Rents for single-family homes rose 7.5% in June, the biggest increase since 2005
(TheRealDeal) – Investors investing big bucks in the single-family rental industry have just received some good news.
Rents for single-family homes rose 7.5% year-on-year in the United States in June, the largest such increase since at least 2005 and up sharply from the 1.4% increase in June 2020, according to CoreLogic, a housing data provider. .
The single-family home rental market has seen an increase in activity since the start of the pandemic, with the burning housing market driving prices to record highs and turning potential buyers into tenants. In response, private equity and alternative asset managers such as Blackstone, Brookfield Asset Management and KKR have invested billions in the space.
“Ultimately, for potential buyers who have either been out of the market or unable to find a home in the current market, where supply is limited, individual rentals are extremely preferred – and remain in high demand,” he said. Molly Boesel, senior economist at CoreLogic said in a statement.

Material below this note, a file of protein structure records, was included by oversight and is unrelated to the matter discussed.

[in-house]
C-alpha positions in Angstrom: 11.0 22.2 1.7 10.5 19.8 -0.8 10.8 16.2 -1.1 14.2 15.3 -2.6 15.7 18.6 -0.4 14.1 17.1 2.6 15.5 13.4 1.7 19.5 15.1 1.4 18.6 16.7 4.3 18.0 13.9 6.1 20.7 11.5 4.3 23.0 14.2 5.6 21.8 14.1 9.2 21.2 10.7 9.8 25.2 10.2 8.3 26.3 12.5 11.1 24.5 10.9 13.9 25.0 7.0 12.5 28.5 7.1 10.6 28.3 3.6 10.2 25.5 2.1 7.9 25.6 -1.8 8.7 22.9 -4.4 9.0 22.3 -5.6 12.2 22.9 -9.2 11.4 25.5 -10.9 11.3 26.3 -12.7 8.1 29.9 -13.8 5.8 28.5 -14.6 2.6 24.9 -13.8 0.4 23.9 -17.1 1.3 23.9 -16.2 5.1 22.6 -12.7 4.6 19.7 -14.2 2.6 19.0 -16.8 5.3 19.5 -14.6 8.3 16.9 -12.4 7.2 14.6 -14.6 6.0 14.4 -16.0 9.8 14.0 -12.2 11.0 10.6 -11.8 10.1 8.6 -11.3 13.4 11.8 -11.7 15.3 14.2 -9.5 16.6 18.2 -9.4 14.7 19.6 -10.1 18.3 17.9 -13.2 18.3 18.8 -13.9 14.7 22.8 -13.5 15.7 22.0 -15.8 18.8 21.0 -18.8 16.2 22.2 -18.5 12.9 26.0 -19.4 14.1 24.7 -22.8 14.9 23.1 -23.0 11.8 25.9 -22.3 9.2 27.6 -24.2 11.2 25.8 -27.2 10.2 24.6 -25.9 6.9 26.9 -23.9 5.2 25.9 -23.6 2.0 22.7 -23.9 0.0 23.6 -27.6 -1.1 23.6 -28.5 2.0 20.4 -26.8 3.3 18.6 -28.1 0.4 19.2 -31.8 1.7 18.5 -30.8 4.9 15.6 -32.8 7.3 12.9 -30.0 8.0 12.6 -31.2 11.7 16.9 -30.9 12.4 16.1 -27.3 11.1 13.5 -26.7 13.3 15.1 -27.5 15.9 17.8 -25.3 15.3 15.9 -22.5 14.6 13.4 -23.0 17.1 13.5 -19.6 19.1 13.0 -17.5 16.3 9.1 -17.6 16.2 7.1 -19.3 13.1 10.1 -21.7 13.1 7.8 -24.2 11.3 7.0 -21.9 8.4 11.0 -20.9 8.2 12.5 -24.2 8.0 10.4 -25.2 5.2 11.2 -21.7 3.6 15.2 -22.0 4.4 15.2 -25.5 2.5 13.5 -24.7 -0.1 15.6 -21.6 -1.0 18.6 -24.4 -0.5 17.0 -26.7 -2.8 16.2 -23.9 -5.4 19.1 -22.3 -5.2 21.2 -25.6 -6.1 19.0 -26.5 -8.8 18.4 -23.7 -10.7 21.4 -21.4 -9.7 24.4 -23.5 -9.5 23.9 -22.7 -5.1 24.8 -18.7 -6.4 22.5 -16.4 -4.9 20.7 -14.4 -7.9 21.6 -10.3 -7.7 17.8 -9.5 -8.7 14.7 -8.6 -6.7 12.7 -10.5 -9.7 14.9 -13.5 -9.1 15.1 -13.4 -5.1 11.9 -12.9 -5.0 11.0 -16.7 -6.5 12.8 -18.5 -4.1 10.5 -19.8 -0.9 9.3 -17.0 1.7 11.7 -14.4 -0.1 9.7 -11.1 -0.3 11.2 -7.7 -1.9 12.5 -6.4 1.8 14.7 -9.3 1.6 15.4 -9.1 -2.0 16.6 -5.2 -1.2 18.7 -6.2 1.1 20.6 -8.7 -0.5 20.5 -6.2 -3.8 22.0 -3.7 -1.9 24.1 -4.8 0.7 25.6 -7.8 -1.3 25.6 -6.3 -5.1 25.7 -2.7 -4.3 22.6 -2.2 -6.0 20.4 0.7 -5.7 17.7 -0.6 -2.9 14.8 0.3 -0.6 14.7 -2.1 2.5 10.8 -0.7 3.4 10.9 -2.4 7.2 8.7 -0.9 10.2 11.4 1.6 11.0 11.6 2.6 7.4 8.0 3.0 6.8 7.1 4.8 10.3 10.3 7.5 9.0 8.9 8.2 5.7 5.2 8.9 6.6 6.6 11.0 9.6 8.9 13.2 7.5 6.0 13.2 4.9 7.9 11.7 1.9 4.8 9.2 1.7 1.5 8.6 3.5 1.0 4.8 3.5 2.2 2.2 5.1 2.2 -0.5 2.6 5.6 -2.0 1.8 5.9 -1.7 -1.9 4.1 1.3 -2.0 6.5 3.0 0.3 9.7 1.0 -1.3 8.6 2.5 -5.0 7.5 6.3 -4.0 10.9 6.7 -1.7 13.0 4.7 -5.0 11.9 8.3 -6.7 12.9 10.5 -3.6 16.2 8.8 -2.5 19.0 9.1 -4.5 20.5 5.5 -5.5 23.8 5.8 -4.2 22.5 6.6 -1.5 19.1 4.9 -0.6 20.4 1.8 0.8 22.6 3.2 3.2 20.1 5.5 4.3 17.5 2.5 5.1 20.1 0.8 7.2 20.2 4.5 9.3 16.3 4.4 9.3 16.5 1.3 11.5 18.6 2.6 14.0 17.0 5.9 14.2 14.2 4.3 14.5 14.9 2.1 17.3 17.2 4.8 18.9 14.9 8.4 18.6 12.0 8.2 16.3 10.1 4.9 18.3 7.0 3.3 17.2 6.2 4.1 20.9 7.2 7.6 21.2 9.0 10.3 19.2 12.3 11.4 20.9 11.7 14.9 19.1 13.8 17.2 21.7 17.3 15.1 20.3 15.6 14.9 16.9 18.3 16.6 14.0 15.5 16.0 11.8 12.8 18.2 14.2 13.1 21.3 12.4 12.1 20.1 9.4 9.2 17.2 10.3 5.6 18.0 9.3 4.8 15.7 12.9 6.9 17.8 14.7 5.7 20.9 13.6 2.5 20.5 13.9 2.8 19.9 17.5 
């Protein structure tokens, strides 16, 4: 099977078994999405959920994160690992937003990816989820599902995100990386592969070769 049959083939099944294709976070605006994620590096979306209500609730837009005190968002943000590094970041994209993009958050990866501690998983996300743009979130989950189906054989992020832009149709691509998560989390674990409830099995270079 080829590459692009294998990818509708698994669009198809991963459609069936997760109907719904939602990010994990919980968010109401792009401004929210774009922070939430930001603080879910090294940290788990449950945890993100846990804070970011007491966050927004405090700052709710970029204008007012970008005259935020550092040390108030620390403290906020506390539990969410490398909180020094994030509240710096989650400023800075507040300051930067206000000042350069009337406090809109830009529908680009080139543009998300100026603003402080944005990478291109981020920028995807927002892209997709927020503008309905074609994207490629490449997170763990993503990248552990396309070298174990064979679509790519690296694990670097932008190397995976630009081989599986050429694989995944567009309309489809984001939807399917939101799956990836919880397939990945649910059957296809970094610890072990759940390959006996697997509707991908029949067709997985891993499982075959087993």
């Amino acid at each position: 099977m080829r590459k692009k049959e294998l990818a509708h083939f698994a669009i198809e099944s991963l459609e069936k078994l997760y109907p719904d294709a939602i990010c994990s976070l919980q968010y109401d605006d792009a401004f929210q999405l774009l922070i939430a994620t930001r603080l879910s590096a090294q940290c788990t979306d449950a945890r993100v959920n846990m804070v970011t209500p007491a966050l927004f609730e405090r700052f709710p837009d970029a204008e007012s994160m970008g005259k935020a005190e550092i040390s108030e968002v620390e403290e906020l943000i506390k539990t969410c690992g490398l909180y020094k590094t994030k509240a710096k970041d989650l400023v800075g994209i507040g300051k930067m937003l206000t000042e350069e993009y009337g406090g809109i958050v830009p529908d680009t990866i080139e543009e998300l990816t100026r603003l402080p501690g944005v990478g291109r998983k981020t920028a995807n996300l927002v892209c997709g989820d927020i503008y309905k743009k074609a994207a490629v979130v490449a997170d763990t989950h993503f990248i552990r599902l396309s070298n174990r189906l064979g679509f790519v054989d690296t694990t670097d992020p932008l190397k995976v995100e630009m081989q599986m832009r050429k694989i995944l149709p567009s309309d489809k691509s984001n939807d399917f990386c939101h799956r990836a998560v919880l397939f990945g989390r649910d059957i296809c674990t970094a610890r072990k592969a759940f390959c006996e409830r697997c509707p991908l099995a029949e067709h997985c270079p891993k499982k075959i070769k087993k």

Phoenix recorded the largest year-over-year increase in single-family home rents, at 16.5%. Las Vegas, which has been hit hard by the pandemic, has seen a strong recovery, posting the second-highest rental growth with a year-over-year gain of 12.9%.
Rental prices in Miami rose to third at 12.4% for a median monthly rent of $ 2,131. Meanwhile, New York City prices rose 6.7% to $ 2,743, while Los Angeles prices rose 5.4% to $ 3,048. Among the large cities, only Chicago and Boston saw their rents drop. Chicago fell 1% to $ 1,964 and Boston fell 2.7% to $ 2,775.
CoreLogic also looked at different price points for single family homes. Rent growth increased the most for the more expensive homes – where rents are 125% or more than the regional median – to 9.6% year-on-year, from 1.2% in June 2020.
As the single-family rental industry has seen an influx of investment, skeptics wonder if the business model is scalable. Finding homes available for purchase is difficult in today’s housing market, and the possibility of an increase in interest rates could reduce profit margins for rental operators. Housing advocates also argue that institutional landlords are responsible for the higher eviction rates.
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